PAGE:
This article by the BBC’s education correspondent, Mike Baker, was published in November: “A way all children can be readers.” The article is one long exhalation of praise for a reading scheme called Reading Recovery aimed at children who are failing to learn to read. Mr Baker writes:
Is this the biggest missed opportunity in education?
Imagine if virtually no child left primary school unable to read.
Or if no teenager bunked off school and ended up in trouble with the law because their reading skills meant they could not cope.
If these things could be changed, how much might be saved?
The article talks as if all that stopped heaven on earth being established in 1995 was John Major’s Conservative government pulling the plug on funding. Later, confounding hopes placed in it by supporters of the scheme, Tony Blair’s Labour government did much the same.
Not everyone thinks Reading Recovery is wonderful. Most of the critics don’t think the programme is bad in itself. They just think it costs a fortune for the effect it has, and the money could be better spent.
Here are a few links pro and con.
An oft-quoted paper attacking it is Reading Recovery: An evaluation of Benefits and Costs by Grossen, Coulter and Ruggles.
Here is a response from Gay Su Pinnell supporting Reading Recovery.
Reading Recovery: distinguishing Myth from Reality by Tunmer and Chapman. Critical.
Reading Recovery: Anatomy of Folly by Martin Kozloff. Very critical.
Evaluation of Reading Recovery in London Schools by Sue Burroughs-Lange. Supportive.
Every child a reader: Results of the first year. This report is not pretending to be anything other than advocacy in favour of Reading Recovery. That does not make it wrong, of course, and there is plenty of information there. I think this is the document upon which Mr Baker’s article was based.
Although there is evidence that Reading Recovery is helpful it does not justify Mr Baker’s uncritical enthusiasm.
For instance, the paper by Sue Burroughs-Lange compares the results for 234 of the lowest achieving children at several primary schools. It says the group getting RR did better than the control group “who received a range of other interventions.” So the control group was really several very different groups with small numbers of children in each. Furthermore, so far as I could see from the information on page 21 onwards none of the alternatives were anything like as intense as Reading Recovery, so it is hardly surprising that they were less effective. A similar criticism was made on page 7 of this paper by Jonathan Solity of the control groups for Slyva and Hurry’s 1995 favourable evaluation of Reading Recovery.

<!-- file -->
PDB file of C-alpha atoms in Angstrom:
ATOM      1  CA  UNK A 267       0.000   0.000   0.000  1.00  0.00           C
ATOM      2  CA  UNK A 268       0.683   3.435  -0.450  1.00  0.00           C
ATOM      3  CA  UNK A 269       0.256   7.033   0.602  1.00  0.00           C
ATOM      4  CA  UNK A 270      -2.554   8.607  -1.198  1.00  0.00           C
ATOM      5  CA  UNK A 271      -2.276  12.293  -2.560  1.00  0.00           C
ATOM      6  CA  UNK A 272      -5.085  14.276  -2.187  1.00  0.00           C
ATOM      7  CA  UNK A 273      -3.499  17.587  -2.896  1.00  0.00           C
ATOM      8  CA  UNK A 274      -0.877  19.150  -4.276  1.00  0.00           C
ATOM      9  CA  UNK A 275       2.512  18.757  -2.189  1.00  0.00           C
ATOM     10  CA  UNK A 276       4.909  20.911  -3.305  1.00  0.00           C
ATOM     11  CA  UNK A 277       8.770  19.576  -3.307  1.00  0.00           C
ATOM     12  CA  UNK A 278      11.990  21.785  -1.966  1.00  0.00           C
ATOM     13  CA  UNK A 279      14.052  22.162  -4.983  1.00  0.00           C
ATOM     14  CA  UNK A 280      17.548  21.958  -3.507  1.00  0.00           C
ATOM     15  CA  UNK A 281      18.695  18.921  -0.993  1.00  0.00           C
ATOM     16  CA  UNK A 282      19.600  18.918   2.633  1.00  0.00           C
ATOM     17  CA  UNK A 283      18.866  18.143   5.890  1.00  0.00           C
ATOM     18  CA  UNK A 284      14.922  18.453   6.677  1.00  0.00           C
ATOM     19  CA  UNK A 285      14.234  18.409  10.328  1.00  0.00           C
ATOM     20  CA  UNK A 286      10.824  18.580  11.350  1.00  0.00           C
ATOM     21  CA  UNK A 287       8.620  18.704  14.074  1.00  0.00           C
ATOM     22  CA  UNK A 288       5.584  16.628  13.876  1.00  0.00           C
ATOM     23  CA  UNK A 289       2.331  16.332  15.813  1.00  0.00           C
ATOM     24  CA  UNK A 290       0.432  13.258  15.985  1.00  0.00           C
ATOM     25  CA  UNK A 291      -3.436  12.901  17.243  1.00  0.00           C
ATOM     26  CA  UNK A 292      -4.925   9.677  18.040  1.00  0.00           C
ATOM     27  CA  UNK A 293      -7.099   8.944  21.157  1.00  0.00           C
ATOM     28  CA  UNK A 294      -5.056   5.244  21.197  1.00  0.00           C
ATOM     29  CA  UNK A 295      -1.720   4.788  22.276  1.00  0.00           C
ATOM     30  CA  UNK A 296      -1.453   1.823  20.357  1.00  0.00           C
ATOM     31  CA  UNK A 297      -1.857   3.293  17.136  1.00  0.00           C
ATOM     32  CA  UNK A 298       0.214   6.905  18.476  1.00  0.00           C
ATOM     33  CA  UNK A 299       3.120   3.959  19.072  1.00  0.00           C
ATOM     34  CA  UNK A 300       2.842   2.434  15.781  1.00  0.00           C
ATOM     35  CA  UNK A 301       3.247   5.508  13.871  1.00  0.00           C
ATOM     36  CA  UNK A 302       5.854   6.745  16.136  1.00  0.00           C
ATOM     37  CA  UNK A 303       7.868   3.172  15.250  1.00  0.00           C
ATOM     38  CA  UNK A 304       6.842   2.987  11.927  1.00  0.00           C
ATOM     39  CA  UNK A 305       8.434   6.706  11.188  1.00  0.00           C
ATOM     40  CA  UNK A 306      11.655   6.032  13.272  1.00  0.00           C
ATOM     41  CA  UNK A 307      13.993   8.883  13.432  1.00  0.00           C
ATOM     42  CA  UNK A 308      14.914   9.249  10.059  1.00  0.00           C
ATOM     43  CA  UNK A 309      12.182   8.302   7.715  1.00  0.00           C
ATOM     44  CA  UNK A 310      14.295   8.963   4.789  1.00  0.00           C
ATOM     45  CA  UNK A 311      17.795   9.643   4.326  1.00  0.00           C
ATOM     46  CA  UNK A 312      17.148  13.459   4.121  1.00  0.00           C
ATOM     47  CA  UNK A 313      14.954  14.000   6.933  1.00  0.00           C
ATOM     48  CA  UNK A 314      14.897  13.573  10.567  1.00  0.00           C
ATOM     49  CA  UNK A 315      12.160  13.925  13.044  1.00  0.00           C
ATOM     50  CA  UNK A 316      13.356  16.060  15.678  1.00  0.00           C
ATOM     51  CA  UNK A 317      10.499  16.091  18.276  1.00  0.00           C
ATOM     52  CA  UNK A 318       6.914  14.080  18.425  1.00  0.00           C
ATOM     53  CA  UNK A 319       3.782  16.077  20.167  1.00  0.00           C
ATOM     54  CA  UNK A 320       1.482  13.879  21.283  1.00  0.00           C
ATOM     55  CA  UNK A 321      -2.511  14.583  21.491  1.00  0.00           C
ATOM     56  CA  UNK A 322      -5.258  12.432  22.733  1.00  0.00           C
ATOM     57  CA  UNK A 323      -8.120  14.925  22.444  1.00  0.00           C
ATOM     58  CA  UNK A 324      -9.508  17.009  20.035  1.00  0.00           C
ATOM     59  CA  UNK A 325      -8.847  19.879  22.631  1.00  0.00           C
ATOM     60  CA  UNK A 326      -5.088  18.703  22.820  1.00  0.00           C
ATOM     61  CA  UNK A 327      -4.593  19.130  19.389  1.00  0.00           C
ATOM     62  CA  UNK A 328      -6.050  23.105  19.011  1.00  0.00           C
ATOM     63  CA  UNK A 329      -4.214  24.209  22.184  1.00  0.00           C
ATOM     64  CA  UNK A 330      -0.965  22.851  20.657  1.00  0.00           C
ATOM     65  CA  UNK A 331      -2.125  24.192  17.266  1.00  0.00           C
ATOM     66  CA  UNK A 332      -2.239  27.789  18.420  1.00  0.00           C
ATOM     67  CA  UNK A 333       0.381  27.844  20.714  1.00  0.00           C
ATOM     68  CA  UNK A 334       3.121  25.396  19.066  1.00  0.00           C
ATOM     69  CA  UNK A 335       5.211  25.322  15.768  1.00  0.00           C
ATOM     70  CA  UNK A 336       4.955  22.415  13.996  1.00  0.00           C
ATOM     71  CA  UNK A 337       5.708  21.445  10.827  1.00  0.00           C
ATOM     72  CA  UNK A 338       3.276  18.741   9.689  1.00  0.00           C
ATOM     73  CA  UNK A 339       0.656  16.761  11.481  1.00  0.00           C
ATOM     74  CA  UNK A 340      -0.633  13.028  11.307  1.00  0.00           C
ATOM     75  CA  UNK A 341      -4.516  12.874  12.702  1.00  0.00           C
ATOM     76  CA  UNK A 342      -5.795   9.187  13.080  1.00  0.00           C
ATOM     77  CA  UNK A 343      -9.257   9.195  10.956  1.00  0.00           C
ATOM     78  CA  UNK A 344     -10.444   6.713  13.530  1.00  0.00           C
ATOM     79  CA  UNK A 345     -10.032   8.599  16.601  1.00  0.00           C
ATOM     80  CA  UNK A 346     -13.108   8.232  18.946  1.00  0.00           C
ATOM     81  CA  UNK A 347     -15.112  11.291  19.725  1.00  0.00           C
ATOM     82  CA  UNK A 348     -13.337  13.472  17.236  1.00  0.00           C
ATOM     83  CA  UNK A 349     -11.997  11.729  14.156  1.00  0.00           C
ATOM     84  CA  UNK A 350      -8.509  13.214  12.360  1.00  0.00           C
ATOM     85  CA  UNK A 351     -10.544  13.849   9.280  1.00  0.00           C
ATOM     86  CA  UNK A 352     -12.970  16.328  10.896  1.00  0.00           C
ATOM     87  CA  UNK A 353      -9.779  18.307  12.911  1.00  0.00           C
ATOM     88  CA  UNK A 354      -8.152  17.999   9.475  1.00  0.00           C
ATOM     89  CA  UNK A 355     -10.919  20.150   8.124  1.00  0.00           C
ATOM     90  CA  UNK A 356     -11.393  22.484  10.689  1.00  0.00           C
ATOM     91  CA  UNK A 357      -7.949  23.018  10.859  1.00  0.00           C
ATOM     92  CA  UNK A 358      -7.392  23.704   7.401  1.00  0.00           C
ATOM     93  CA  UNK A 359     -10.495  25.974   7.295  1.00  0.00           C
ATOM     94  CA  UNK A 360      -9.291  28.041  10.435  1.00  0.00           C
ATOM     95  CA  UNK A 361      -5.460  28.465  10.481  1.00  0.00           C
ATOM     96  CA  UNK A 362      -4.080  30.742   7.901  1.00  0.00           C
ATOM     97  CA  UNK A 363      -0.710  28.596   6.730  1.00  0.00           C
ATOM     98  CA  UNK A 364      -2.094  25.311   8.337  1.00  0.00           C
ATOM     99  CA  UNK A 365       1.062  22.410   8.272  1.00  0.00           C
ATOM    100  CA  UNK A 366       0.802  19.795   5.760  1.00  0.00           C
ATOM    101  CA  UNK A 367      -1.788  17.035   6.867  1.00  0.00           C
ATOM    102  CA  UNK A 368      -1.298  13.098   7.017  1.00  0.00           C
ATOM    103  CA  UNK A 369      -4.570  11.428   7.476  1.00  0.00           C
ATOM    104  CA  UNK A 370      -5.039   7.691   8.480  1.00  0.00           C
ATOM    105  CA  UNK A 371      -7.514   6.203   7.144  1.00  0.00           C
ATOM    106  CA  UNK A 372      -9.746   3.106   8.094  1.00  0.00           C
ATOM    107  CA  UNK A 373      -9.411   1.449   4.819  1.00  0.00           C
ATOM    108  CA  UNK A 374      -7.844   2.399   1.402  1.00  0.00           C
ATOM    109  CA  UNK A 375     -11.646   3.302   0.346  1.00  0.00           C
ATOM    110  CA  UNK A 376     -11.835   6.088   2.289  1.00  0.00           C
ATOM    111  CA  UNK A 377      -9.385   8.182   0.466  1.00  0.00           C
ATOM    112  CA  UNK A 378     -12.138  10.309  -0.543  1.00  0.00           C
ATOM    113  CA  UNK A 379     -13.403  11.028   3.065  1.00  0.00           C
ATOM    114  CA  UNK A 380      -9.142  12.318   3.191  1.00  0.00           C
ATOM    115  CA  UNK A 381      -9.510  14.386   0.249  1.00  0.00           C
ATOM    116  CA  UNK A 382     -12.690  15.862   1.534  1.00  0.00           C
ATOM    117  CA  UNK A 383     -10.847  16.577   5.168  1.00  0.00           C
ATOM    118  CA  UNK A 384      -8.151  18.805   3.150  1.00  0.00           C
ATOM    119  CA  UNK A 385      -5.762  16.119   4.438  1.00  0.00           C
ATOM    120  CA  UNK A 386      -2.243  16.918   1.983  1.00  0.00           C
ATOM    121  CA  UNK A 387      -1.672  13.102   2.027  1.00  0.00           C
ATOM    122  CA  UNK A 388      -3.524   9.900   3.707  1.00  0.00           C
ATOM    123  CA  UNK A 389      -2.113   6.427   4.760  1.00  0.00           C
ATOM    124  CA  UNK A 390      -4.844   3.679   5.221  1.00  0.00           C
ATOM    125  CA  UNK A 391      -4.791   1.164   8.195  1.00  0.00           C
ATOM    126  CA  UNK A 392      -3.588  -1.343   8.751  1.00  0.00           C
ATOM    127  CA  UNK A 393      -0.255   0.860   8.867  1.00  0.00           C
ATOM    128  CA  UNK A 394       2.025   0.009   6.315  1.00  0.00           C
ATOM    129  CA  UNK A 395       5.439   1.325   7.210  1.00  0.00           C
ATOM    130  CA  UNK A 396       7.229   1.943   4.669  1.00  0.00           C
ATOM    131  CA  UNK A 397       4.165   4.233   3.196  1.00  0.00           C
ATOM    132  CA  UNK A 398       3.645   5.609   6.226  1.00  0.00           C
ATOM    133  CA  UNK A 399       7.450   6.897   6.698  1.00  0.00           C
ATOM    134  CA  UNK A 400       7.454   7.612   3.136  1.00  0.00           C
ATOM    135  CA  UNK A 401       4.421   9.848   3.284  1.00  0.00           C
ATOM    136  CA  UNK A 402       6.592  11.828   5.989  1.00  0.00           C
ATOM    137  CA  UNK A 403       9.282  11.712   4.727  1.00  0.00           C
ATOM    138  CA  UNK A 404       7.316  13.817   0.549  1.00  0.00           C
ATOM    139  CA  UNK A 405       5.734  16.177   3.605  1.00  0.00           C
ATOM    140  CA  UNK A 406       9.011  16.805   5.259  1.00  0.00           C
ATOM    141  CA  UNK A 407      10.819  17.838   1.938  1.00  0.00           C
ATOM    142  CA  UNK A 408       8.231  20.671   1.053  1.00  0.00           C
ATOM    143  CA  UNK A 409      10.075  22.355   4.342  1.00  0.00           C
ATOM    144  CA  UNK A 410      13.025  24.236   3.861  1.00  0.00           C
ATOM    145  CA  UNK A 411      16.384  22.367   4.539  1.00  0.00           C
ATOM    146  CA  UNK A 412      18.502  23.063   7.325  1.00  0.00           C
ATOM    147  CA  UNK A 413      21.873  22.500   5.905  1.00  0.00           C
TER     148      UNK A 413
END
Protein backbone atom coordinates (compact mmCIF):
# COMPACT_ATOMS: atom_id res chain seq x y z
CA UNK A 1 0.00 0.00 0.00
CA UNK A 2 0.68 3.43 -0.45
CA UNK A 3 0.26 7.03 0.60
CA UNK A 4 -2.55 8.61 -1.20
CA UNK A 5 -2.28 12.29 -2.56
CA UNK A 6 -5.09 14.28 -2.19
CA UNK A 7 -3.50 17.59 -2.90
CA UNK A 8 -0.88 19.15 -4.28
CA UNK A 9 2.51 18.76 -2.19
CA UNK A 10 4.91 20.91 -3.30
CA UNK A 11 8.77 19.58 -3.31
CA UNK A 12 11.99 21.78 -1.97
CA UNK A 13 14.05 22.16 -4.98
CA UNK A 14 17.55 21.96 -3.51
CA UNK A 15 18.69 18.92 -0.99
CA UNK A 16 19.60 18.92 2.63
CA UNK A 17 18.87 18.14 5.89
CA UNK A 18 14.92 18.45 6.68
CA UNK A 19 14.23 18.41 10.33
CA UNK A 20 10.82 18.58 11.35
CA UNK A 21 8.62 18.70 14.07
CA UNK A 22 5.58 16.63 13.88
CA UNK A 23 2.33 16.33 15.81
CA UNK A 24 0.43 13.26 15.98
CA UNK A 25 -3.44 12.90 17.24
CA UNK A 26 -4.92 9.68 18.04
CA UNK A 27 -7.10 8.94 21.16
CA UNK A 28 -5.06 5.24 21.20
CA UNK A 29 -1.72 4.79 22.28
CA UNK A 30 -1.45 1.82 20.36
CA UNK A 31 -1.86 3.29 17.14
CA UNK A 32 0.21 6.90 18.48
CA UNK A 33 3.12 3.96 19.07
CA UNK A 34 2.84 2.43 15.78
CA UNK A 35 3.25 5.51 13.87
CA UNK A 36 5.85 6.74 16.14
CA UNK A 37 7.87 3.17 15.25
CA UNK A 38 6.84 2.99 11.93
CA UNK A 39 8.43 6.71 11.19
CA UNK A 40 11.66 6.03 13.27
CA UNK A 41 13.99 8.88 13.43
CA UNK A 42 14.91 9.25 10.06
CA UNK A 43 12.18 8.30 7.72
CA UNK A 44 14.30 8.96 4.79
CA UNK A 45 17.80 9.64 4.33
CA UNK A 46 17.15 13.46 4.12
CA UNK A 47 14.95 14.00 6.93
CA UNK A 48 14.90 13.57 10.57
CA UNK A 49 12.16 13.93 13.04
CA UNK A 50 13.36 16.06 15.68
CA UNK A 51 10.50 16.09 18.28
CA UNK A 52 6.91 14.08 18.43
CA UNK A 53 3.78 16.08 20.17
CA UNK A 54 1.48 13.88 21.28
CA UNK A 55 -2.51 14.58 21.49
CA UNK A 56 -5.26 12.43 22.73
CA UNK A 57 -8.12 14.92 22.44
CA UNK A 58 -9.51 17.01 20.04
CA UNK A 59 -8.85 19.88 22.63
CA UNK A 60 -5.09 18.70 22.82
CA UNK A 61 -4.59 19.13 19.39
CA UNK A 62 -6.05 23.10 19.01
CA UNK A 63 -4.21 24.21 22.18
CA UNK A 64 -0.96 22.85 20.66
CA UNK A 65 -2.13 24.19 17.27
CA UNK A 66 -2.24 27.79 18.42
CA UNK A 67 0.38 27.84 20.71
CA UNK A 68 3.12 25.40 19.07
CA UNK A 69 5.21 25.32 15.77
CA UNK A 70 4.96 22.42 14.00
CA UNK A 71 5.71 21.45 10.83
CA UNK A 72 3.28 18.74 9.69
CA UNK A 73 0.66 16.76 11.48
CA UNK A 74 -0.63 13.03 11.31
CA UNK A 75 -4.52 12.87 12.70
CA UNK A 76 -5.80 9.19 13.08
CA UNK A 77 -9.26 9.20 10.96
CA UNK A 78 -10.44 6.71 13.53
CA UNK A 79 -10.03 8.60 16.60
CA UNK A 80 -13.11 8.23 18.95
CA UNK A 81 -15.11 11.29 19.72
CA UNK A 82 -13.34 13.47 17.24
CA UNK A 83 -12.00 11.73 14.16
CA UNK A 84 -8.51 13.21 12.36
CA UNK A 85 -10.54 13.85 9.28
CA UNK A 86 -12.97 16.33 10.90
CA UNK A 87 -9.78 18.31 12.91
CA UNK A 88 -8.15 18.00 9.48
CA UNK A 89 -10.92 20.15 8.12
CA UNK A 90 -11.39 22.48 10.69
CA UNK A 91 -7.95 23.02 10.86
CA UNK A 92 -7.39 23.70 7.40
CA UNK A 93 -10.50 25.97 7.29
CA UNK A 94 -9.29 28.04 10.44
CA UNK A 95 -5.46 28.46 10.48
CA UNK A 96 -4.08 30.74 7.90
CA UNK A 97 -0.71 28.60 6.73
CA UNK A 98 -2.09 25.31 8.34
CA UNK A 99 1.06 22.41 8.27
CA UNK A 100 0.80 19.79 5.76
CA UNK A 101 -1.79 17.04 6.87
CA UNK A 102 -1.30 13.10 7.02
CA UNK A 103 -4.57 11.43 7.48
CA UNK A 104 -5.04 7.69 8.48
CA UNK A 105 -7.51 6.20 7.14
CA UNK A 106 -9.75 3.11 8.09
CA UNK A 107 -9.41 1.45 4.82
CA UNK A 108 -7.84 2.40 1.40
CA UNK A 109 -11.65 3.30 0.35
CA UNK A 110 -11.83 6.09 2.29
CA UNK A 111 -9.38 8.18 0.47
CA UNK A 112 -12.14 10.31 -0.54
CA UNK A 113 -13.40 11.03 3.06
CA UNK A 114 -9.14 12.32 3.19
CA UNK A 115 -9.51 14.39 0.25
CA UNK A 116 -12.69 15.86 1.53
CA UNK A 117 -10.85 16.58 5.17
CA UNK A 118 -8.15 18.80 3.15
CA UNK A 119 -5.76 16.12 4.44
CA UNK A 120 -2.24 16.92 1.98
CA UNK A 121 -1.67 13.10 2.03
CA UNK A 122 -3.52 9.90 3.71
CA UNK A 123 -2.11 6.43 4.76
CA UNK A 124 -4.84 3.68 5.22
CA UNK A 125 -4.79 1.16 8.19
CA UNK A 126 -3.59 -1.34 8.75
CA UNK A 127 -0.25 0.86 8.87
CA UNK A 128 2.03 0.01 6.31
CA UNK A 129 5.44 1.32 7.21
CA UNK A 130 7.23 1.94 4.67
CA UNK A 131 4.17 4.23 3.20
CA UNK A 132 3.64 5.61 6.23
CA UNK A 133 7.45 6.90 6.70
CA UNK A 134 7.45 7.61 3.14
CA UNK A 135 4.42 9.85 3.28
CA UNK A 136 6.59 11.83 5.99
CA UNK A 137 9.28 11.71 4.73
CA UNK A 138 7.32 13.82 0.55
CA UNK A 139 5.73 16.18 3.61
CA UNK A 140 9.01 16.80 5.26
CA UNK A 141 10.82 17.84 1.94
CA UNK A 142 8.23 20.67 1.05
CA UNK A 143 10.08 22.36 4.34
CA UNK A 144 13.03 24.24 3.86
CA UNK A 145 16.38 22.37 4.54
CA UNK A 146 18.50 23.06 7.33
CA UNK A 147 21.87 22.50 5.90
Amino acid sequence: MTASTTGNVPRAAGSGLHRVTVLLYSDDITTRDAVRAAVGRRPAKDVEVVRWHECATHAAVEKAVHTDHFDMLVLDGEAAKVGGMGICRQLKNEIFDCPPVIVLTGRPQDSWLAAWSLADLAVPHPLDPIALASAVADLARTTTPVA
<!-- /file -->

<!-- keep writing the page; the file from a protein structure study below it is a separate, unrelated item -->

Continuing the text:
Although Mr Baker writes,
It [Reading Recovery] is not an alternative to the general teaching methods for whole classes but is, instead, a highly structured intervention strategy for rescuing children who are struggling to take even the first steps towards reading.
True, but in the real world any one use of money excludes other uses of the same money. The strategy of taking children out of class for one-to-one instruction by people specifically trained in Reading Recovery is very expensive. It also (and in the context of teachers’ interests the expense may not be a bug, but a feature) can be used as an alternative to having general teaching methods for whole classes that might gain better results with the use of fewer trained personnel.
(My personal opinion is that the history of the teaching of reading over the last century could be described as one long epic struggle by educators of every clime and tongue to avoid admitting that progressive methods don’t work. A century of toil has almost sufficed to bring us back to the standard reached by the Victorians.)
In the US, Reading Recovery is more politicised than in the UK, there having been a big bust-up over its inclusion or exclusion from a government programme called Reading First. It is seen there as being on the anti-phonics side of the Reading Wars. This is not quite fair. The founder, Marie Clay, sought to minimize the explicit teaching of phonics, but the phonics component has been increased since.
One wouldn’t necessarily expect all that detail to be discussed in this one BBC article, and one certainly wouldn’t expect the state broadcaster to rant away like a common blogger. But the BBC could have done better than just “For the last 10 years there has been no shortage of research evidence showing its effectiveness.”